With this mission change, the 493d Fighter Squadron had inactivated on 1 January 1993, only to activate again on 1 January 1994. The squadron received its first maintenance trainer F-15C Eagle on 10 January 1994, then its full compliment of aircraft by 22 July 1994. This marked the first time that the 48th had an air-to-air weapon in its inventory, after flying for more than 50 years with an air-to-ground mission.
With its new weapon systems, the wing began a hectic pace of real world deployments that would keep at least one squadron constantly deployed from 1993 until 1999. On 5 August 1993, the 492d Fighter Squadron conducted the wing’s first F-15E deployment when it went to Incirlik Air Base, Turkey, under Operation PROVIDE COMFORT (succeeded by NORTHERN WATCH). Thirteen days after the 492d’s arrival in Turkey, Iraq violated the exclusion zone by placing surface-to-air missiles outside of the city of Mosul. In spite of repeated warnings to remove the missiles, Iraqi forces failed to comply. On the afternoon of 18 August, Liberty Wing F-15Es struck the site, eliminating the missile threat.
For the remainder of the decade, the 492d and 494th continually rotated to Turkey and to Aviano Air Base, Italy for participation in Operations DENY FLIGHT and PROVIDE PROMISE, supporting operations in the Balkans. Providing combat air patrol with the F-15Cs, the 493d also rotated planes to Turkey and Italy. This series of deployments continued into the spring of 1999.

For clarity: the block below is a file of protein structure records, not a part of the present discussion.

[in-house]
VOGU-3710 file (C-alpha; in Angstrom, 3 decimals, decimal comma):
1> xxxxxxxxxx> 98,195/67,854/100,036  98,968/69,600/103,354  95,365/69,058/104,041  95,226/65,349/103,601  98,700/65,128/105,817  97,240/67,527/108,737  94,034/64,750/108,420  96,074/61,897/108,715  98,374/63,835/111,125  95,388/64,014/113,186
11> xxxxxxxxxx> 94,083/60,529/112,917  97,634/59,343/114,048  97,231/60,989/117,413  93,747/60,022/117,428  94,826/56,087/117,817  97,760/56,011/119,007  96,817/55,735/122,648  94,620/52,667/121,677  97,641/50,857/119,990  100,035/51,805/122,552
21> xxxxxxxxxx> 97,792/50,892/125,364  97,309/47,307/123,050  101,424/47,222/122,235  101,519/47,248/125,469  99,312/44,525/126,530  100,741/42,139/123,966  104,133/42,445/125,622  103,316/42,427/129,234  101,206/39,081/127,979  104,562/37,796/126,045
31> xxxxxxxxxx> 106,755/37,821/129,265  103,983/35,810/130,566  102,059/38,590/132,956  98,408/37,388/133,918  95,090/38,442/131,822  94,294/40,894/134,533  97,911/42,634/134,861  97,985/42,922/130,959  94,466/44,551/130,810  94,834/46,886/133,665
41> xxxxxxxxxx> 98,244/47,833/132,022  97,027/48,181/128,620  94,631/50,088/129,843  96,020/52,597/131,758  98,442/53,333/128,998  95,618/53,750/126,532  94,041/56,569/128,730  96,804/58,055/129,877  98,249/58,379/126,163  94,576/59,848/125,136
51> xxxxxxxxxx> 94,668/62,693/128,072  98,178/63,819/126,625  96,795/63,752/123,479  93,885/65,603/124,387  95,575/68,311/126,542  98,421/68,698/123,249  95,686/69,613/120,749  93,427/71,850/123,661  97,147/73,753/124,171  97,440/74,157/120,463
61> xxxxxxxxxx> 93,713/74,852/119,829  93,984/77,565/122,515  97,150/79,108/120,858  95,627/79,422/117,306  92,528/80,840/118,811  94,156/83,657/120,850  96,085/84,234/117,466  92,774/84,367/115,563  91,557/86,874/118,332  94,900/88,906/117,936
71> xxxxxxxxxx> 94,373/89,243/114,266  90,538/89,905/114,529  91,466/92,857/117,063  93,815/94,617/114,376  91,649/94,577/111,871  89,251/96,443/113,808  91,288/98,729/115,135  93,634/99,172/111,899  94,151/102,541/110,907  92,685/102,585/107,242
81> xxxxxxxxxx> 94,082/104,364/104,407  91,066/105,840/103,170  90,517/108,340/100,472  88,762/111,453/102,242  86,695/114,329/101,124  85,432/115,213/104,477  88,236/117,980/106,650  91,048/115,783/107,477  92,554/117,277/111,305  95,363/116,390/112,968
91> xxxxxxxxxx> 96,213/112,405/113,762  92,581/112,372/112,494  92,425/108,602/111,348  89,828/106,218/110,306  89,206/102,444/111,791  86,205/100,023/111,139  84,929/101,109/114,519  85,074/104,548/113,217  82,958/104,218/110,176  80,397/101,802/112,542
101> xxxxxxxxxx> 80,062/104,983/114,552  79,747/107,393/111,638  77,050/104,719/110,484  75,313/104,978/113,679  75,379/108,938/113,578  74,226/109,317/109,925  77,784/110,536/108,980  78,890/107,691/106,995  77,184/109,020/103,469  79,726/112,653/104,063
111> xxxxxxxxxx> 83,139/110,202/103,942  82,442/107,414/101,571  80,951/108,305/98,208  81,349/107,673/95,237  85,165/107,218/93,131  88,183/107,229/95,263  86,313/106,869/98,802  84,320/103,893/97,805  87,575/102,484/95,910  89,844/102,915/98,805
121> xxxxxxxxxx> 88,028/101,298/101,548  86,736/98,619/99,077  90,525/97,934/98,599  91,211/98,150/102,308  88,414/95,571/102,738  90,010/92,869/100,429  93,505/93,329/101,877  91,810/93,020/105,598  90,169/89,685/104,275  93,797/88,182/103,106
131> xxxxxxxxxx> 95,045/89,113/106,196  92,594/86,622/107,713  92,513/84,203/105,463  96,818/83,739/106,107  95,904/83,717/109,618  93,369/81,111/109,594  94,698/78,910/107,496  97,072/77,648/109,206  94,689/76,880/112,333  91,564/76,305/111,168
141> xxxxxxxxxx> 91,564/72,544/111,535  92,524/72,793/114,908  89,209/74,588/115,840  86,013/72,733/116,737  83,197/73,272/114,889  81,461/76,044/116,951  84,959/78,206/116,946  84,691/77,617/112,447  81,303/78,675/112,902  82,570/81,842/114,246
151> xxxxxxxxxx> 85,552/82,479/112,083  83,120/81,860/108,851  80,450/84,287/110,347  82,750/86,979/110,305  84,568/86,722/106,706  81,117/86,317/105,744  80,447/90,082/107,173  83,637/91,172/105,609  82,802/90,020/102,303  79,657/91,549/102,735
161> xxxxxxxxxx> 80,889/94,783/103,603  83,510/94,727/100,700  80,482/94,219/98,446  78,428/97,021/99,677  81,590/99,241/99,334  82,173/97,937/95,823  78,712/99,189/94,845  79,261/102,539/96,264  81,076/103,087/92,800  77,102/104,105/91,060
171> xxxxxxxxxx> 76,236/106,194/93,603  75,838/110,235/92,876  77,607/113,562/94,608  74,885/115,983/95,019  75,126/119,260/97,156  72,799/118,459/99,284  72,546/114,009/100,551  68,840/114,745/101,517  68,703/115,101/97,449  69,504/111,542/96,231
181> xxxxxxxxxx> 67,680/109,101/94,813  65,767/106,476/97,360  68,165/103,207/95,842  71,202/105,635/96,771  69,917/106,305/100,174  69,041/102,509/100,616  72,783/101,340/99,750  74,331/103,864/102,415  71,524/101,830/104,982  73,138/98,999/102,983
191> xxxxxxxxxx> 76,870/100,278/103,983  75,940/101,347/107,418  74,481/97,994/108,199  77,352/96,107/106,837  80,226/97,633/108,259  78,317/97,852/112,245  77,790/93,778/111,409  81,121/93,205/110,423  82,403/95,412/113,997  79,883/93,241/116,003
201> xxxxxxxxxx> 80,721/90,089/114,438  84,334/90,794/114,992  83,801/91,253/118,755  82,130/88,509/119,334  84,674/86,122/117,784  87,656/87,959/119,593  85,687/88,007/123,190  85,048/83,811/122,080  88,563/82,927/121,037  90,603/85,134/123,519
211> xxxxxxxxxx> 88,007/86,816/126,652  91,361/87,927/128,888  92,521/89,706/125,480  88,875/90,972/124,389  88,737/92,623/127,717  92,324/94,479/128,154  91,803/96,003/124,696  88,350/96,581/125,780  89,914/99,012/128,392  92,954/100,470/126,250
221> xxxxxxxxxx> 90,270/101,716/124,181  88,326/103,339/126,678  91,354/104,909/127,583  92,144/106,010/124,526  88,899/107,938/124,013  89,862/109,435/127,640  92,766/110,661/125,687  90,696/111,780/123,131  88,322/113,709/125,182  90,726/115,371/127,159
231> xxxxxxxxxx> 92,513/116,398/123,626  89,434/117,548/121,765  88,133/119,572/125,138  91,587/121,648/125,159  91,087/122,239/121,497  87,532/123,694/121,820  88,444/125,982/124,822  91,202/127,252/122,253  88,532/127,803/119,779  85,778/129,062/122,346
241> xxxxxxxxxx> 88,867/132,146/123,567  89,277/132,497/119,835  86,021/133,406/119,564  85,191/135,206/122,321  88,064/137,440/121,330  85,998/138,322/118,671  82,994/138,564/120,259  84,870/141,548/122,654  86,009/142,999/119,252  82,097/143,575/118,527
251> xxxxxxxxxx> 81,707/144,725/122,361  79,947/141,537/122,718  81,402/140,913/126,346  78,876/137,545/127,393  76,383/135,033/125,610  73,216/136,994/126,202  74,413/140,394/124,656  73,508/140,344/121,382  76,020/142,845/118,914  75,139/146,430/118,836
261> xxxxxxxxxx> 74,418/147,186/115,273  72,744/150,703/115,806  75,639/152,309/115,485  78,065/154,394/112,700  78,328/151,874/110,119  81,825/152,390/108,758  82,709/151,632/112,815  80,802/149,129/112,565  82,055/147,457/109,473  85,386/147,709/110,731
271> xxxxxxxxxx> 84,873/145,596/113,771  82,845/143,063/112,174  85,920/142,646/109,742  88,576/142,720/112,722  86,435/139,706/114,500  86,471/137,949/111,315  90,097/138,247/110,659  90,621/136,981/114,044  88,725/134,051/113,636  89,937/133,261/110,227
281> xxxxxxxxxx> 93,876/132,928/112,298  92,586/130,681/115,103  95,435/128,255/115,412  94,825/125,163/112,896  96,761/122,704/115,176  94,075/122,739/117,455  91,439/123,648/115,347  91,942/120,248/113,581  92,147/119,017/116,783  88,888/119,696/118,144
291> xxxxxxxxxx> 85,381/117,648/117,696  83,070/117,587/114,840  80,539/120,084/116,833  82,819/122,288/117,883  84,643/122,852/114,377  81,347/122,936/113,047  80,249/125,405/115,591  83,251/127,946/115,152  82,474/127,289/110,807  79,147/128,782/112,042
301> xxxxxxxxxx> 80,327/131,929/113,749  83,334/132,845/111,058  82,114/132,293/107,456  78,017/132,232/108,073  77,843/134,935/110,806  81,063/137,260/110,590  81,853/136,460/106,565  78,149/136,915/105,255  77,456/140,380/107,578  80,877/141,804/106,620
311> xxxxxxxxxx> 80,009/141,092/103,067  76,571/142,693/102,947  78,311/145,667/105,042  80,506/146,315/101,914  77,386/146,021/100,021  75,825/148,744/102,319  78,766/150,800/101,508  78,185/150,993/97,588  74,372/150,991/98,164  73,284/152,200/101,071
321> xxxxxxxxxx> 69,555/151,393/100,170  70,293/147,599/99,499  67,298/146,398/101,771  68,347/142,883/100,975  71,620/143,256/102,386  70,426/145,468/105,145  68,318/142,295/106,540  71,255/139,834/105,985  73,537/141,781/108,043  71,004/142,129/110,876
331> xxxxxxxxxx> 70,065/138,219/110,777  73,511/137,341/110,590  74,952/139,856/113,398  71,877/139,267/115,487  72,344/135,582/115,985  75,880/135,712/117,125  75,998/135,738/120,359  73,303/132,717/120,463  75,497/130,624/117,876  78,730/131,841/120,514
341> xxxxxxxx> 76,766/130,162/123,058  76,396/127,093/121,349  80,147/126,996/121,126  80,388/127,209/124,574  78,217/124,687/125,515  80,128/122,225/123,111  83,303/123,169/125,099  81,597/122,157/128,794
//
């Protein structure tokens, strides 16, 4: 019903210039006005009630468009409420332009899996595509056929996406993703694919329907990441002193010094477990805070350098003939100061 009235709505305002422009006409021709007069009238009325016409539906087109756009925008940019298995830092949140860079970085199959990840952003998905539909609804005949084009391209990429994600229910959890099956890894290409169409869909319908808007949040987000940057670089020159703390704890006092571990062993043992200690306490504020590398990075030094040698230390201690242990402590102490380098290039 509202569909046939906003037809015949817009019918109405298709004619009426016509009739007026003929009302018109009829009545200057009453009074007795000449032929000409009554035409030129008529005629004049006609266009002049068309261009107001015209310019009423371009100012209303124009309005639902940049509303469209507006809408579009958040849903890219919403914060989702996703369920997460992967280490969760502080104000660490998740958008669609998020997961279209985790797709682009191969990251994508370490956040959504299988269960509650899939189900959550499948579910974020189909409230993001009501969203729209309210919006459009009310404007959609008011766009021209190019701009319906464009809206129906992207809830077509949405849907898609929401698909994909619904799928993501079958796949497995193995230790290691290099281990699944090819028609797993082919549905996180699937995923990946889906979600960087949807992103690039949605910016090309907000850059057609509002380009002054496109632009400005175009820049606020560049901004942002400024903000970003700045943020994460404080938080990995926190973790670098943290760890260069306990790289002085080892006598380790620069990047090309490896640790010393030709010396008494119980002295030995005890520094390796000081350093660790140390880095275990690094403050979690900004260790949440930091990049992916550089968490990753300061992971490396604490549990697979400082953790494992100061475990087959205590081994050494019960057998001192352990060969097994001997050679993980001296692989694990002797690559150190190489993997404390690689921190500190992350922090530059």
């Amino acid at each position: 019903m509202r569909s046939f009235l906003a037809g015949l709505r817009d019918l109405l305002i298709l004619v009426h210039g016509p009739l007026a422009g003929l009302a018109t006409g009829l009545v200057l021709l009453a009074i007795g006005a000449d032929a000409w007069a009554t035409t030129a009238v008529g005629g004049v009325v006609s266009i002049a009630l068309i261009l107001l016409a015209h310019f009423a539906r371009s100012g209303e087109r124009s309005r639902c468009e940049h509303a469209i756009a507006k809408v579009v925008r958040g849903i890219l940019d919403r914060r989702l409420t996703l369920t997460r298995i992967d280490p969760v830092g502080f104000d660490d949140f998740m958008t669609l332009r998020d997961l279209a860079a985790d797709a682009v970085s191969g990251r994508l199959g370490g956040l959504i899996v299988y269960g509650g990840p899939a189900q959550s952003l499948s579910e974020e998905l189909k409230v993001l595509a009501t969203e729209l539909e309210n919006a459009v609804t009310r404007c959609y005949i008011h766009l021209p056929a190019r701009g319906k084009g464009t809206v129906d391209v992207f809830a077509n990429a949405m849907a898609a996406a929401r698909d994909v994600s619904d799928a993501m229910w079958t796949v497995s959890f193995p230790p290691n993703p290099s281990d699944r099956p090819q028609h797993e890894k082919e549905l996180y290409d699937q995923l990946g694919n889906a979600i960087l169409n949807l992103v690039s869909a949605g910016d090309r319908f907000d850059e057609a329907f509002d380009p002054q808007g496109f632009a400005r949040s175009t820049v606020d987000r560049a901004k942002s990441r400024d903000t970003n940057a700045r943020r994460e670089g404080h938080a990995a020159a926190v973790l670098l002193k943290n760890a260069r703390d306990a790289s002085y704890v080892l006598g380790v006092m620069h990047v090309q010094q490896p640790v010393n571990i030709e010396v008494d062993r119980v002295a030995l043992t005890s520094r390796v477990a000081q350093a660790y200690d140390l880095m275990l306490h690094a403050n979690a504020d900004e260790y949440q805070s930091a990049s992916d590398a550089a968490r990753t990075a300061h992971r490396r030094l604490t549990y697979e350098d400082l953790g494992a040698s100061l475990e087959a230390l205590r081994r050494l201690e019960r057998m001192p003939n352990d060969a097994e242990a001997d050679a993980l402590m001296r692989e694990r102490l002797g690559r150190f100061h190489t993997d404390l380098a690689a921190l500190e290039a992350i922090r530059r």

In February 1999, while the wing served another rotation in Turkey, acts of aggression by Serbia against the Albanian population of Kosovo resulted in NATO intervention, culminating in Operation ALLIED FORCE. Strikes against Serbian targets began on 24 March 1999. Within 72 hours, the 493d Expeditionary Fighter Squadron, stationed out of Cervia Air Base, Italy recorded four aerial victories against the enemy. At the same time, the 494th Expeditionary Fighter Squadron, operating from Aviano Air Base, employed its precision guided munitions—including the first use of a GBU-28 Bunker Buster by an F-15E. Starting in May, the 492d Expeditionary Fighter Squadron launched combat operations directly from RAF Lakenheath, the first sustained combat operations flown from England since World War II.
During the air war over Serbia, the wing deployed 1,011 personnel to 18 different locations. Operationally, the wing’s pilots and aircraft flew sorties from three locations, utilizing 69 aircraft. Thus, even those remaining at RAF Lakenheath not only made up for the work of those deployed, but also launched combat sorties. Furthermore, they served as a supply point for their deployed counterparts, sending 3,871 tons of equipment to various locations. In all, the pilots of the 48th serving under expeditionary squadrons flew 2,562 sorties for more than 11,000 combat hours in less then three months, dropping 3.1 million tons of munitions and scoring four out of five confirmed Air Force aerial victories.
 The Overall NATO operation was designated ALLIED FORCE, while the US-specific part was called Operation NOBLE ANVIL